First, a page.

From a lower social class than Edith, and, as a single mother, deemed to be a woman of loose morals, the hot-tempered Rose was judged most unfavourably by the law. When Edith launched a private prosecution against her, she was like a lamb to slaughter.

Edith, for her part, had little difficulty in having her testimony believed. In his 1946 memoir Criminal Days, Travers Humphreys, the barrister acting for the prosecution in Rose’s second trial, described Edith as ‘the perfect witness’, adding that she was ‘neat and tidy in her appearance, polite and respectful in her answers.’

In December 1920, following a 12-week period in custody as she could not afford the bail, Rose was sentenced to an additional 14 days in prison for criminal libel. Residents breathed a sigh of relief as the dirty libels ceased, but on Rose’s release, they reappeared as flagrantly as ever in the homes and workplaces of the local community, full of shocking sexual language and spiteful rumours that left chaos in their wake.

The Littlehampton libels’ long campaign saw Bert temporarily break off his engagement with Edith after receiving a letter claiming she was pregnant by a local policeman, and Edith’s livelihood suffered when defamatory notes were sent to her laundry clients. Still Rose insisted she had no part in it, but on 3 March 2021, she was found guilty for a second time and was sentenced to 12 months’ imprisonment.

In a legal system dominated by blinkered officials who refused to investigate the handwriting of either defendant or plaintiff, it took a bold woman, police inspector Gladys Moss, to cast doubt over this trial by reputation. She installed herself in a garden shed in Norfolk Road which overlooked Rose and Edith’s shared yard, providing the perfect cover for a stakeout. By the backdoor of Violet May, a neighbour who had already received at least one libel in her peg bag, Moss observed someone drop a piece of paper penned with the same quirky vitriol. From whose hand did it fall? The shocking truth is the vulgar letters were from the plaintiff herself: the prim and proper Edith Swan.

When Edith stood trial at Lewes Assizes, she played her part well, dressing modestly in dark colours embellished only with a white chrysanthemum. The judge believed this respectable woman incapable of such vile language. Edith walked free and the nasty notes persisted.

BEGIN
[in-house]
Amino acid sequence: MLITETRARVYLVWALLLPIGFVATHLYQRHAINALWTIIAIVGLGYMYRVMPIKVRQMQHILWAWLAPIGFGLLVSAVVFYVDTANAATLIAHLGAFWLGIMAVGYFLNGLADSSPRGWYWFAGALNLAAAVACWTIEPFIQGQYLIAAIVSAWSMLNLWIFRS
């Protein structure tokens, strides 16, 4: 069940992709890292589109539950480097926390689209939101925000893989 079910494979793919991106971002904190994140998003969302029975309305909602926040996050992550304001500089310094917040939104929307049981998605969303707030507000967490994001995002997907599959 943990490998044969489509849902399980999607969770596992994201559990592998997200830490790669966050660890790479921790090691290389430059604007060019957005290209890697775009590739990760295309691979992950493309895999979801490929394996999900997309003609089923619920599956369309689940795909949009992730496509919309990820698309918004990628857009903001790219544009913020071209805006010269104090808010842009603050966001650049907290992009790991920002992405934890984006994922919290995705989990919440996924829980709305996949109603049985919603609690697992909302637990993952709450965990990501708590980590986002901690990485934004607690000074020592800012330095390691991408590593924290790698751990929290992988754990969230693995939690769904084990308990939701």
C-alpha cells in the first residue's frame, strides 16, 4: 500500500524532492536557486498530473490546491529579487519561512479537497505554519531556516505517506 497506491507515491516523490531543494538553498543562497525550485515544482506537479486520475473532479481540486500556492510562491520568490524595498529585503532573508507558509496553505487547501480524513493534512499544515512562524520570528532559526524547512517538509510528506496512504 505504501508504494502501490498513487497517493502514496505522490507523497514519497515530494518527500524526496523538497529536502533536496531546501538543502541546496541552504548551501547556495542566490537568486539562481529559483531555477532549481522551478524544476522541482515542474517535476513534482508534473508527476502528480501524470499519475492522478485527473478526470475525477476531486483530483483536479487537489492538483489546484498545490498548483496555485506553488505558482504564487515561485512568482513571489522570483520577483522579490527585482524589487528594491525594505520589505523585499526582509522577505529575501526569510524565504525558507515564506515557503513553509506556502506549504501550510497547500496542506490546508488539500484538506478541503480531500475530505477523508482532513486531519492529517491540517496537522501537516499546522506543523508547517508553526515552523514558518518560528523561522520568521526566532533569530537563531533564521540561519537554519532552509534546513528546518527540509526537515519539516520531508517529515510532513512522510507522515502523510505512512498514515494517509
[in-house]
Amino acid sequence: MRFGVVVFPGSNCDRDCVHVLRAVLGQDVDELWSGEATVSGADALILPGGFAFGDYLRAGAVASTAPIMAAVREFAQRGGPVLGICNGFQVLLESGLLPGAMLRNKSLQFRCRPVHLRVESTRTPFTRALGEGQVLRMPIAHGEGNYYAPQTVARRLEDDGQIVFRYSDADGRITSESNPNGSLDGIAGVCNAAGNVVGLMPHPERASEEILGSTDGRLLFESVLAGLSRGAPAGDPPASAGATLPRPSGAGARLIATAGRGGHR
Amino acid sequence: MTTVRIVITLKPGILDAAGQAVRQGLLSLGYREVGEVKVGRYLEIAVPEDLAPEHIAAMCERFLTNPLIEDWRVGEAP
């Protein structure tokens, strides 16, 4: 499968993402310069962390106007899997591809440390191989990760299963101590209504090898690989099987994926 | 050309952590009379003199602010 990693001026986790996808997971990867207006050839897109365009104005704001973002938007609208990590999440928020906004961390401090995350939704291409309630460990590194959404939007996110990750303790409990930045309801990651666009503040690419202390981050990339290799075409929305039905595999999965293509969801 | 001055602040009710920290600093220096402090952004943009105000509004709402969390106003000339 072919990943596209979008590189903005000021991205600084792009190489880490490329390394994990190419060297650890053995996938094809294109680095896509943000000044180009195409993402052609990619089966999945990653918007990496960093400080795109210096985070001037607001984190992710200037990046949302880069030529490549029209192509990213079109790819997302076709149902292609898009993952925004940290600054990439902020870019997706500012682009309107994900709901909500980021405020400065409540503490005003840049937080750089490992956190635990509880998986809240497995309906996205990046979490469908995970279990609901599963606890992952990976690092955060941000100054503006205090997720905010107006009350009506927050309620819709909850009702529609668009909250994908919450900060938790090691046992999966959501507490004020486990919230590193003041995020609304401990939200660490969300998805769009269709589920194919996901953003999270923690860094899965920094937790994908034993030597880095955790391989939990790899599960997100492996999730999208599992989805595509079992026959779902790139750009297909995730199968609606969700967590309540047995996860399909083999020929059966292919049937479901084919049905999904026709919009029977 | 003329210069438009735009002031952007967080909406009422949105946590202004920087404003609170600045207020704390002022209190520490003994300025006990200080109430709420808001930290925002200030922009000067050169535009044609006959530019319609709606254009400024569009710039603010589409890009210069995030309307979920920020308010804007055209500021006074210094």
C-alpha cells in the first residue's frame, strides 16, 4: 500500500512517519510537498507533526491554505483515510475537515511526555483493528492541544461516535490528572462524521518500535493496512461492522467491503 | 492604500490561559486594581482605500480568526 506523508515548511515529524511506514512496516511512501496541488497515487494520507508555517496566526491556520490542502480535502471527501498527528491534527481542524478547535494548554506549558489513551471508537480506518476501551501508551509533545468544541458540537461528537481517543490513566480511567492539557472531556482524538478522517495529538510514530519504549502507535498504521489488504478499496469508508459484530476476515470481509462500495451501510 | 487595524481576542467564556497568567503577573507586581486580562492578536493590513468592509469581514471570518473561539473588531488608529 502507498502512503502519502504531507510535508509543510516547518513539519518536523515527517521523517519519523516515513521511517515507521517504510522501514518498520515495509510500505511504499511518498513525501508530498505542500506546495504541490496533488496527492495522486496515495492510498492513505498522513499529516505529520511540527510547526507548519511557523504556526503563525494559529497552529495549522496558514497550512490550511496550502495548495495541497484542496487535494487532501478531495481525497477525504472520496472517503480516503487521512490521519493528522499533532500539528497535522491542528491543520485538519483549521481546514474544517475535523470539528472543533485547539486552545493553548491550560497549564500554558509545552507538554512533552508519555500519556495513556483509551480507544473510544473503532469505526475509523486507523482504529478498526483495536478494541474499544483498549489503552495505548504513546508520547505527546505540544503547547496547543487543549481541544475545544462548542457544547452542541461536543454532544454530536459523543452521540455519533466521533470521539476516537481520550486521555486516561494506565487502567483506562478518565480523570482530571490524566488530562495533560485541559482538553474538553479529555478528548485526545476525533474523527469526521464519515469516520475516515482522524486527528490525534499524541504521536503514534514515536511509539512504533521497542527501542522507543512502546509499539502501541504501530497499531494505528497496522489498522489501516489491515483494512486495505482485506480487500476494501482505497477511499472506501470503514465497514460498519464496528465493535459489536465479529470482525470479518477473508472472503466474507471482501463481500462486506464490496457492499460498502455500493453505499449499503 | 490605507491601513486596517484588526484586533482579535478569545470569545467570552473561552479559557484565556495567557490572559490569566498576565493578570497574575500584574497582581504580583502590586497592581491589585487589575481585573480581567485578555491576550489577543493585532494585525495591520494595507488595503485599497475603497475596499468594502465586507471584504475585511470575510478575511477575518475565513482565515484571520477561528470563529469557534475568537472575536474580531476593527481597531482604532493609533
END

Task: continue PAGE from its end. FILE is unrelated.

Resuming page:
But with national newspapers still gripped by this gritty drama, the police felt under pressure to solve the crime. Convinced that the guilty party had once again slipped the net, they launched a sting operation to fuel the investigation with additional evidence. A periscopic mirror was installed in the post office’s mail drop and stamps sold to Edith Swan were marked with invisible ink.

Edith’s compulsion to write the nasty notes, most likely the result of serious mental illness, meant that she was soon caught red-handed. Despite her protestations that ‘never during my whole life, either in writing or talking’ had she used such squalid language, she was finally found guilty of the libels and sentenced to 12 months’ imprisonment with hard labour. Mr Justice Avory, still confounded by the mismatch between evidence and reputation, accepted the jury’s decision but stated: ‘It’s not my verdict’.

You can see photographs of some of the real-life characters and even read some of the scurrilous letters at Wicked Little Hampton, a micro-exhibition at Littlehampton Museum, but you’ll have to be quick as it’s only open until 26 March. The museum has also created a ‘libel trail’ of ten locations around Littlehampton that are key to the story, from the spot on Norfolk Road where Gladys Moss observed Edith at work, to the Urban District Council Offices on Beach Road, where Rose and Edith’s first magistrates’ hearings took place.

The filming of Wicked Little Letters has also taken the key characters further afield, with cast and crew spotted in Arundel town centre and on Worthing’s seafront. While 1920s Sussex was shocked by Rose’s potty mouth and Edith’s graphic turns of phrase, the modern-day cast have found the filthy vernacular fascinating. ‘I’m not a million miles away from Rose,’ Jessie Buckley told movie magazine Empire. ‘I love swearing and I could definitely relate to her.’ Colman has even framed one of the saucy libels in her loo. ‘I just love it,’ she said.